As the division advanced, it received murderous fire. Pettigrew's horse was shot out from under him, and he continued on foot. Reaching within 100 yards of the stone wall on Cemetery Ridge partially held by his cousin John Gibbon, he was severely wounded in the left hand by canister fire. Despite the great pain he was in, Pettigrew remained with his soldiers until it was obvious that the attack had failed. Holding his bloody hand, the despondent officer walked toward Seminary Ridge and encountered General Lee. Pettigrew attempted to speak, but Lee, seeing the horrible wound, spoke first: "General, I am sorry to see you are wounded; go to the rear." With a painful salute, Pettigrew said nothing but continued to the rear.
Falling Waters and death General Pettigrew continued to command the division during the retreat to the Potomac River until Heth recovered. Stopped by the flooded Potomac River at Falling Waters, West Virginia, Pettigrew's brigade was deployed in a dense skirmish line on the Maryland side protecting the road to the river crossing. Union cavalry probed the southern defenses throughout the night as Lee's army crossed the pontoon bridges into West Virginia. On the morning of July 14, Pettigrew's brigade was one of the last Confederate units still north of the Potomac River, when the Union troopers closed in. On foot and in the front line, Pettigrew was directing his soldiers when he was shot by a Union cavalryman from the Michigan Brigade at close range, the bullet striking him in the abdomen. He was immediately carried to the rear and across the Potomac, having refused to be left in federal hands. He died three days later near Bunker Hill, West Virginia. His brigade, which lost an estimated 56% casualties, had been ruined as an effective combat organization.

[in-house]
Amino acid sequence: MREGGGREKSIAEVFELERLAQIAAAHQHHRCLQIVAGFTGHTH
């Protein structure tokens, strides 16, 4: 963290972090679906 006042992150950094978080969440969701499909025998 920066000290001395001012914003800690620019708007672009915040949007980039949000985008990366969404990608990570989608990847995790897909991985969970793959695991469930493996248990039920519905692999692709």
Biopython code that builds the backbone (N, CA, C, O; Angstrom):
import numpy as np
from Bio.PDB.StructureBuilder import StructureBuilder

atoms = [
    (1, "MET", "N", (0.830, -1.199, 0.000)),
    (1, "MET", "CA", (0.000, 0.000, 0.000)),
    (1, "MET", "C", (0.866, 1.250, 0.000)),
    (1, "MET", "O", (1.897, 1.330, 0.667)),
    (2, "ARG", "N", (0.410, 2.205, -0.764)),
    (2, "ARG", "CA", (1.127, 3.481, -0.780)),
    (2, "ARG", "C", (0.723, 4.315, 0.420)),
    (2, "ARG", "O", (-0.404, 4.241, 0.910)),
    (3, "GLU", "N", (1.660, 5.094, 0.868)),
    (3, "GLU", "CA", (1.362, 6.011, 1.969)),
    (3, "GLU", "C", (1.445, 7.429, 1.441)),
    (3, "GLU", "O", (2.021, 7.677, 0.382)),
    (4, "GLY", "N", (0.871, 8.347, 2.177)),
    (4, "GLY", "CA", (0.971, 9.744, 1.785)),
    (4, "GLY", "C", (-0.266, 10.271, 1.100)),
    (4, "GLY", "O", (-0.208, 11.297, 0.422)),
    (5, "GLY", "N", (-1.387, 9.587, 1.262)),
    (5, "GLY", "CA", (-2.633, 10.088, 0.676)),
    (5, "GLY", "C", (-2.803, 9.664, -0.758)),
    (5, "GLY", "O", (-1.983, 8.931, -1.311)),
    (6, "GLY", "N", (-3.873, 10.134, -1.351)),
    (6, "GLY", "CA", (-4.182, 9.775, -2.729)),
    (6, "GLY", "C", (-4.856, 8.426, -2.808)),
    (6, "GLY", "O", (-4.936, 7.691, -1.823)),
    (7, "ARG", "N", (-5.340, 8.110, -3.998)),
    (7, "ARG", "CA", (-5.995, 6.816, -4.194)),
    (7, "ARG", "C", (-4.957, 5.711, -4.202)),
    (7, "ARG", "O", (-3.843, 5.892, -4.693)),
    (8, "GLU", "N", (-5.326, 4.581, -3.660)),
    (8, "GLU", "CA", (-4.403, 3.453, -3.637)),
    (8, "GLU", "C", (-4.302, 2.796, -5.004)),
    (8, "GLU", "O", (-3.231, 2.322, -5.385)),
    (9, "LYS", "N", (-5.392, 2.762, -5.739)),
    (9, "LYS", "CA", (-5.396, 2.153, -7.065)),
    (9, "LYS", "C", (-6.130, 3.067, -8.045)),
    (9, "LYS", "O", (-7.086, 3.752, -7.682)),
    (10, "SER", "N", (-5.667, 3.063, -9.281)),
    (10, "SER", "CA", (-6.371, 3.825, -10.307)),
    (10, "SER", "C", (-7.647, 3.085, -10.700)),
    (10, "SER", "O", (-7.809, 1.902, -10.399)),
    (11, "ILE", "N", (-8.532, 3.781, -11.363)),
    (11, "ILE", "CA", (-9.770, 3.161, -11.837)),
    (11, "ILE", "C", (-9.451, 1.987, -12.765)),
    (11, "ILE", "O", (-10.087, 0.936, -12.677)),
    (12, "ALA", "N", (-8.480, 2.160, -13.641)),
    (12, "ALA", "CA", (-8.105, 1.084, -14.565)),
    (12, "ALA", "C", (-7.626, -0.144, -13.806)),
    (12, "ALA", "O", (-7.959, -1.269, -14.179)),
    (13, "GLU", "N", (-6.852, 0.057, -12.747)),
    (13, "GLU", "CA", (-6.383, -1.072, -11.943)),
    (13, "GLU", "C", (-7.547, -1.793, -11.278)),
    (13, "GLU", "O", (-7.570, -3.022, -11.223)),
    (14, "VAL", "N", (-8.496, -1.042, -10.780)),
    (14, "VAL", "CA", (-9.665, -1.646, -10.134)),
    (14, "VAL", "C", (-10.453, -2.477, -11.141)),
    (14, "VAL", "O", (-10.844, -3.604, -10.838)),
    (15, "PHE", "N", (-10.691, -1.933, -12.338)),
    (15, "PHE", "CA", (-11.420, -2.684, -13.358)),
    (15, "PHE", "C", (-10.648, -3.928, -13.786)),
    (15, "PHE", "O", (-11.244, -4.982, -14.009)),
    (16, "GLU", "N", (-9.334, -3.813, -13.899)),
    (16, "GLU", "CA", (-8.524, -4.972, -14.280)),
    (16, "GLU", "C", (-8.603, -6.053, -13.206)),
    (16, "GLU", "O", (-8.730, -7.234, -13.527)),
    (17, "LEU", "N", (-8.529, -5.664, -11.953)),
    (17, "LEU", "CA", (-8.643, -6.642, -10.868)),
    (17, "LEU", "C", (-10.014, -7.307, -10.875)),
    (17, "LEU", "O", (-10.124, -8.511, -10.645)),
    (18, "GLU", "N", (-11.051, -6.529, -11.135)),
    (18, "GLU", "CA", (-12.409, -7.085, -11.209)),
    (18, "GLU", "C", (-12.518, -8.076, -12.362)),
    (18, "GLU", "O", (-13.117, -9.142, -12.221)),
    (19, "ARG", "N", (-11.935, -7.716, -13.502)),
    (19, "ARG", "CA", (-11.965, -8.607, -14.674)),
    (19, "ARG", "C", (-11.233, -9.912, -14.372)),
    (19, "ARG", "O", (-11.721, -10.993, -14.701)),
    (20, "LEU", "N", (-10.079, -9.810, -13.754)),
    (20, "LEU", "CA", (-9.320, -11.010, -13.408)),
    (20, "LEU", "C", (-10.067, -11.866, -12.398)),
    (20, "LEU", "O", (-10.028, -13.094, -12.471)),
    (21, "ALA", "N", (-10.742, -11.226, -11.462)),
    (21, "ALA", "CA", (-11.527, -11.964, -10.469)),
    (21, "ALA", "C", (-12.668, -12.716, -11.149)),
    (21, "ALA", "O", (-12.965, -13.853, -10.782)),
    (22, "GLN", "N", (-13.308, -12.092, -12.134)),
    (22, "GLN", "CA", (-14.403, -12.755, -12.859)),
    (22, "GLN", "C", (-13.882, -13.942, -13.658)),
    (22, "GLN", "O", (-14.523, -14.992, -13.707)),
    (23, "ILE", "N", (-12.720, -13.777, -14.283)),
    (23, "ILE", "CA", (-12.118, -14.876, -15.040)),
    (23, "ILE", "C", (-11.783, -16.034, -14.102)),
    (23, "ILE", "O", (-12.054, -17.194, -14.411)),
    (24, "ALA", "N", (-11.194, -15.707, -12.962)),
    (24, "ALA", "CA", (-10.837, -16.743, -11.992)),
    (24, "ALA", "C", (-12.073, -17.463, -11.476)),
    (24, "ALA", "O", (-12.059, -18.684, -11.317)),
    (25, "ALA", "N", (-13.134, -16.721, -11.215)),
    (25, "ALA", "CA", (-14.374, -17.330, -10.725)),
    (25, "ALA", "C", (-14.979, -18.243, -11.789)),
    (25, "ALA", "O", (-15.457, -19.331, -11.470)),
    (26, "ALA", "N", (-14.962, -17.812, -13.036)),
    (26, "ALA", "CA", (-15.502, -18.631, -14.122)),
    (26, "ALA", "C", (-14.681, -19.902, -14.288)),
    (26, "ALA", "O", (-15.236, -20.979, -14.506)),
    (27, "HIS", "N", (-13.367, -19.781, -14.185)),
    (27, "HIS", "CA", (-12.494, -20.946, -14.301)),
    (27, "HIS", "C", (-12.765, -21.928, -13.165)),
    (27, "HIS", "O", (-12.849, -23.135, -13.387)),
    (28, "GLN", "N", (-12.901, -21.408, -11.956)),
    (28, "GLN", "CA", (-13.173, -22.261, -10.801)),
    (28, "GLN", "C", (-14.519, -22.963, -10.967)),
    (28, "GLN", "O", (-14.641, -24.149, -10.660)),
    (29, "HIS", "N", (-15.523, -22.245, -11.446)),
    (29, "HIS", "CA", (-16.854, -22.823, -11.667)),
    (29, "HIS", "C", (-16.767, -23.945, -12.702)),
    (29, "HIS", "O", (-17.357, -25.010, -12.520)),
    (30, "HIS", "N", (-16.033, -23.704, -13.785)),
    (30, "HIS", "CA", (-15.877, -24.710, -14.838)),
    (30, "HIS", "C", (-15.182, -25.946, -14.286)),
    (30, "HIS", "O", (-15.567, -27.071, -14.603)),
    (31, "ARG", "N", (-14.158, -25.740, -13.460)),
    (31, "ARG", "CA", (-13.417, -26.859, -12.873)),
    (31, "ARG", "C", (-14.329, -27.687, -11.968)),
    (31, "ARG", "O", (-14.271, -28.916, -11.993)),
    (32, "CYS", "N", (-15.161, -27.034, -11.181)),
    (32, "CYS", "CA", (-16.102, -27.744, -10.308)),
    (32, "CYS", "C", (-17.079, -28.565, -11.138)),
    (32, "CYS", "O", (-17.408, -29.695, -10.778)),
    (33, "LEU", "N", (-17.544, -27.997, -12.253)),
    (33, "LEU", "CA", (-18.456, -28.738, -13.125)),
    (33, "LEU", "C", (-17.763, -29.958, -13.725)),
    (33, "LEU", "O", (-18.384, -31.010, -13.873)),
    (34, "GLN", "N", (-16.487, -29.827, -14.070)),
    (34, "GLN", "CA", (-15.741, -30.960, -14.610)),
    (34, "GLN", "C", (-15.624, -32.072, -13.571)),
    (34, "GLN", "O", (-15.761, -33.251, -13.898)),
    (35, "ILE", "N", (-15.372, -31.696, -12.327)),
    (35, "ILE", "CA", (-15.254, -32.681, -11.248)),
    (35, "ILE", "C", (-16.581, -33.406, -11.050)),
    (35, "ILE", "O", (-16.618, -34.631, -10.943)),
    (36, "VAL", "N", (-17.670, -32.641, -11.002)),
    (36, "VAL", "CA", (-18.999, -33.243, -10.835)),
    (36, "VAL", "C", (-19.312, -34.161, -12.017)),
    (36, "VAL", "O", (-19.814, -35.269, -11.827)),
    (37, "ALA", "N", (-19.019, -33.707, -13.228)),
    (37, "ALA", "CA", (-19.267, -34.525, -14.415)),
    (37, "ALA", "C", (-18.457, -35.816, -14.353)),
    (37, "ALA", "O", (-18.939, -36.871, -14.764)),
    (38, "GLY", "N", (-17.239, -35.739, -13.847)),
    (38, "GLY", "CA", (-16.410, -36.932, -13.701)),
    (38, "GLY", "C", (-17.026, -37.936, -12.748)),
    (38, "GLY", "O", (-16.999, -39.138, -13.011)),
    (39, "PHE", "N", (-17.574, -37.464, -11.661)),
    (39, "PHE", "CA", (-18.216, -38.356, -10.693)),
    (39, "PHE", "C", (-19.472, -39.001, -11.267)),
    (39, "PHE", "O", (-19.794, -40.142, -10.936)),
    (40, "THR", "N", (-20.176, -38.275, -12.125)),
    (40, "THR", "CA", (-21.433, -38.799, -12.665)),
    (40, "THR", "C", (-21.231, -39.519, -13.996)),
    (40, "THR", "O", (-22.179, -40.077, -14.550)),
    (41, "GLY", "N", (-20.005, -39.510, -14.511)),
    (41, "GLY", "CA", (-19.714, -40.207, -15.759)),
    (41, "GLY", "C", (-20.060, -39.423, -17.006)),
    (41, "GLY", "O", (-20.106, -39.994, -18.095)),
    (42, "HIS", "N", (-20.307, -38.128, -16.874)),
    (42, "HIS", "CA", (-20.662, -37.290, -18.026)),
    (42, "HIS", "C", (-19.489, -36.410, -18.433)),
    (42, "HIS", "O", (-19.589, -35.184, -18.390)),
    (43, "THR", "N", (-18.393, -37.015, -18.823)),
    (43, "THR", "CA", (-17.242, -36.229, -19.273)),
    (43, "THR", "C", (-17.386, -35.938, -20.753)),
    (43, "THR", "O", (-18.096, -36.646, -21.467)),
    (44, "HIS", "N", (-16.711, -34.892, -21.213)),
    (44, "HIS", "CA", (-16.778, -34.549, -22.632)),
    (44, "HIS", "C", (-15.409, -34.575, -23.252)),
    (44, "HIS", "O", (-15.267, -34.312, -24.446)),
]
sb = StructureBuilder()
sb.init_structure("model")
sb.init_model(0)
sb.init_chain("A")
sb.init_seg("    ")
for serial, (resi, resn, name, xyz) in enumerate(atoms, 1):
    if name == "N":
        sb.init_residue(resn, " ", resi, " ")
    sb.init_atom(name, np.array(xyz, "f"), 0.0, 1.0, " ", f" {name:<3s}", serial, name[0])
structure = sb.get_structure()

Legacy The loss of Pettigrew emotionally devastated his family and there was an official day of mourning held for him in North Carolina. His death also affected Lee who remarked, "The army has lost a brave soldier and the Confederacy an accomplished officer." General Pettigrew's body was returned to North Carolina and interred at his family estate, "Bonarva," which is now part of Pettigrew State Park in Washington and Tyrrell Counties.
General James Johnston Pettigrew Camp #1401 of the Sons of Confederate Veterans in Lenoir, North Carolina, was named for the fallen officer.
In World War II the United States liberty ship SS James J. Pettigrew was named in his honor.
In popular media Pettigrew was portrayed by actor George Lazenby in the 1993 film Gettysburg.